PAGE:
Archaeological Textiles from a Medieval Cog Found in Estonia

Riina Rammo*

*Corresponding author for this work

Research output: Chapter in Book/Report/Conference proceedingConference contributionScientificpeer-review

Abstract

Remains of a relatively well-preserved cog from the beginning of the 14th century were discovered in 2015 at a building site in Tallinn Kadriorg, Estonia. Due to favourable preservation conditions, items and remnants of organic origin were found, including, among other things, textiles, mats, and cordage. The majority of the textile finds are from packing trade goods and the ship itself (for example, cordage and mats), but also fragments related to clothing. The main focus of this preliminary study is a functional analysis of the finds and an attempt to relate the textiles and cordage with different human activities. The methodological basis for the analysis is a technical description of finds and fibre identification to gain information about the properties and the initial function of the items.

Original languageEnglish
Title of host publicationARCHAEOLOGICAL TEXTILES - LINKS BETWEEN PAST AND PRESENT, NESAT XIII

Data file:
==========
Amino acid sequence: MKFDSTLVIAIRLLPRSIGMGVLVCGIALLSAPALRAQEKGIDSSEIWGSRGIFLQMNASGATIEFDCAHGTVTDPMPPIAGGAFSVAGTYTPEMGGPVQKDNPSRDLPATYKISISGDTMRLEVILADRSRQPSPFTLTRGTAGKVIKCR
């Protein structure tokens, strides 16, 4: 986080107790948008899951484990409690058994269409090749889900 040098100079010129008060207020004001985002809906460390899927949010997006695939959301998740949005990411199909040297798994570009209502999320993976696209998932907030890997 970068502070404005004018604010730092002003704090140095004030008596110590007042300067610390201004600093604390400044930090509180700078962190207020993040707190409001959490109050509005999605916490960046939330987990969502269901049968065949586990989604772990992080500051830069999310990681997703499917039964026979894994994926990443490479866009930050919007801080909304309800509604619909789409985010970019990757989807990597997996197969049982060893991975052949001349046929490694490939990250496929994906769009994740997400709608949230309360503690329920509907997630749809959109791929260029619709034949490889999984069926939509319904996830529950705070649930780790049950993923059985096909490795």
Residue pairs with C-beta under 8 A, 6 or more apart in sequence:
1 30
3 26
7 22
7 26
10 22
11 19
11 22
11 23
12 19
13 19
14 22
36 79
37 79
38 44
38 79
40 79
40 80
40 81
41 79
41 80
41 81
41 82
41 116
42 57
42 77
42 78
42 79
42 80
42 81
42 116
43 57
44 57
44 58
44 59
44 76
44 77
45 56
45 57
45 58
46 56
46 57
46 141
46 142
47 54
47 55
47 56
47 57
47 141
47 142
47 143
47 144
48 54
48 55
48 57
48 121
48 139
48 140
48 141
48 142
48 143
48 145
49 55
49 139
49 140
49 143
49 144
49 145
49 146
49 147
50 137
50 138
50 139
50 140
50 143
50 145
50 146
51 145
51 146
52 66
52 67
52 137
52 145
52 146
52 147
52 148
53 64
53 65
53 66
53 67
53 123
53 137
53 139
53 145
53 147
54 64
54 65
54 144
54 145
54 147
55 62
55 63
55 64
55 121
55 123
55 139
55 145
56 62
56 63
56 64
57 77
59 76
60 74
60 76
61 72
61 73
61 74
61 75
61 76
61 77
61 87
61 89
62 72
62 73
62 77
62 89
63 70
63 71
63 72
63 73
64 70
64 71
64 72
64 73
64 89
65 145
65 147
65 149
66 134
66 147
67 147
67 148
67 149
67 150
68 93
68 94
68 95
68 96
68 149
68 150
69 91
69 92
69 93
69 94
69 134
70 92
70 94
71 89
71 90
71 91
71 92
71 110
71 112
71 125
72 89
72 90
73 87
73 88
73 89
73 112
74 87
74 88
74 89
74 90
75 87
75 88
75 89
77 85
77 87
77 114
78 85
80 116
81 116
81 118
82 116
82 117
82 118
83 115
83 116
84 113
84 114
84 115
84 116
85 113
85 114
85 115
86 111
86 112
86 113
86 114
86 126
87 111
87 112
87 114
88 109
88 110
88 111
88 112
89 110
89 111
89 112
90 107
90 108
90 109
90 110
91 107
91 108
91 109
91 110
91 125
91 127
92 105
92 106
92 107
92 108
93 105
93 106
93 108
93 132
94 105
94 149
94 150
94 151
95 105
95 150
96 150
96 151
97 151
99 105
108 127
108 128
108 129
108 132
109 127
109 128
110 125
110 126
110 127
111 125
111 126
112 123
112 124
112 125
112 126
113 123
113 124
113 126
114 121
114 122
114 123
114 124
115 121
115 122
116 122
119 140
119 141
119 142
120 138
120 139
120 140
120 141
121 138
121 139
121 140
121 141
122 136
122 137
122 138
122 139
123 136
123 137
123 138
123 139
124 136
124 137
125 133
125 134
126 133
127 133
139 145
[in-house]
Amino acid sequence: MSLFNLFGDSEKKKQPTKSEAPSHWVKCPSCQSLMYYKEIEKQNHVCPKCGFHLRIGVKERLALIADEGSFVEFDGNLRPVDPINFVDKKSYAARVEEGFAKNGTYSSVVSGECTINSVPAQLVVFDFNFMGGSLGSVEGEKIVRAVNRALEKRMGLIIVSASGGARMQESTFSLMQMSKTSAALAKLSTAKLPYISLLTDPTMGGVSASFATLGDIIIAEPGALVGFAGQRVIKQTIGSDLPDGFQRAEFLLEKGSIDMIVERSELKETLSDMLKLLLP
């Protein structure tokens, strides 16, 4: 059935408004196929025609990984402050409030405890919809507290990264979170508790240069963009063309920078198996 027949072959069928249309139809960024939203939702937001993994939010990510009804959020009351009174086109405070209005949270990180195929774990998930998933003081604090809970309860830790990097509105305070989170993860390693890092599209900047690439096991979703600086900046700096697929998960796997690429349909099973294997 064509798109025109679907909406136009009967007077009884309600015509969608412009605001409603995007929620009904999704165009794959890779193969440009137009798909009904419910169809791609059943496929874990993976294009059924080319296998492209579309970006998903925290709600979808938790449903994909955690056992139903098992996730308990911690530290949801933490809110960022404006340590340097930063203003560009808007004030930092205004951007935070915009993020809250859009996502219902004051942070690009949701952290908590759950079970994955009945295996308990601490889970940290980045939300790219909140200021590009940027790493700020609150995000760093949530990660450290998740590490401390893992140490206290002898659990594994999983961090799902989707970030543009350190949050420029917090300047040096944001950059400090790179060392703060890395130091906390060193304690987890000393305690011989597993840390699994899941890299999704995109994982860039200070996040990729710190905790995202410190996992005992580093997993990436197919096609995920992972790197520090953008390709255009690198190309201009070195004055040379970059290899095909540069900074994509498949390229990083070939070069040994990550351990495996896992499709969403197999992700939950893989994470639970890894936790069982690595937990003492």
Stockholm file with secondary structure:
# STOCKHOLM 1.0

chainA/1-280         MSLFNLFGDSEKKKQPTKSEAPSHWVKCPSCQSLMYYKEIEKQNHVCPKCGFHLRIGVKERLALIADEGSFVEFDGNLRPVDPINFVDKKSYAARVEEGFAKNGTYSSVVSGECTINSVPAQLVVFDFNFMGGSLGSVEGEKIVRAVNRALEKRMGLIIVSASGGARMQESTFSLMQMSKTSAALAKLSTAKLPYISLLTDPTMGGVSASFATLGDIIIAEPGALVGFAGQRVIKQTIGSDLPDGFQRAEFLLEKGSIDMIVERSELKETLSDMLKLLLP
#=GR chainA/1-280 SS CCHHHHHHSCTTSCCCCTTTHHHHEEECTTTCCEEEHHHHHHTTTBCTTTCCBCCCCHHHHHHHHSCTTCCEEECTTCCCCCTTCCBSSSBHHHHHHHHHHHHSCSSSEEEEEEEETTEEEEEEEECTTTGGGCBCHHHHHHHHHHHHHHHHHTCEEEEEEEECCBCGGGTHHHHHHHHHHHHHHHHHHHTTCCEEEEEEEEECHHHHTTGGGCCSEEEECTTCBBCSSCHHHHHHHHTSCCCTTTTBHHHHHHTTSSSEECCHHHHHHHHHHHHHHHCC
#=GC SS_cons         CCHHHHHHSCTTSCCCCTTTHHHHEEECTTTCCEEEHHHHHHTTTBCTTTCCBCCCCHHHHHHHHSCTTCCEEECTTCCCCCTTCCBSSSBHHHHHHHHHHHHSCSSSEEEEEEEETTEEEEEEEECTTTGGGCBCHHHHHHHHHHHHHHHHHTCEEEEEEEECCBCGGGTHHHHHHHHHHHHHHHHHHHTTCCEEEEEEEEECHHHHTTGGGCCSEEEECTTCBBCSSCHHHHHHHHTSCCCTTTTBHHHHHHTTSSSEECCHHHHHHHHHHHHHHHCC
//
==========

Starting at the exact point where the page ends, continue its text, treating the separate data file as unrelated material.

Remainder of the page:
EditorsM Bravermanova, H Brezinova, J MalcolmDavies
PublisherTECHNICAL UNIV LIBEREC, FAC TEXTILE ENGINEERING
Pages159-165
Number of pages7
ISBN (Print)978-80-7494-397-3
Publication statusPublished - 2017
MoE publication typeA4 Article in a conference publication
EventTriannual North European Symposium for Archaeological Textiles - Liberec, Czech Republic
Duration: 23 May 201726 May 2017
Conference number: 13

Conference

ConferenceTriannual North European Symposium for Archaeological Textiles
Abbreviated titleNESAT
CountryCzech Republic
CityLiberec
Period23/05/201726/05/2017

Keywords

  • cordage
  • rigging
  • packing
  • textiles
  • cog

Cite this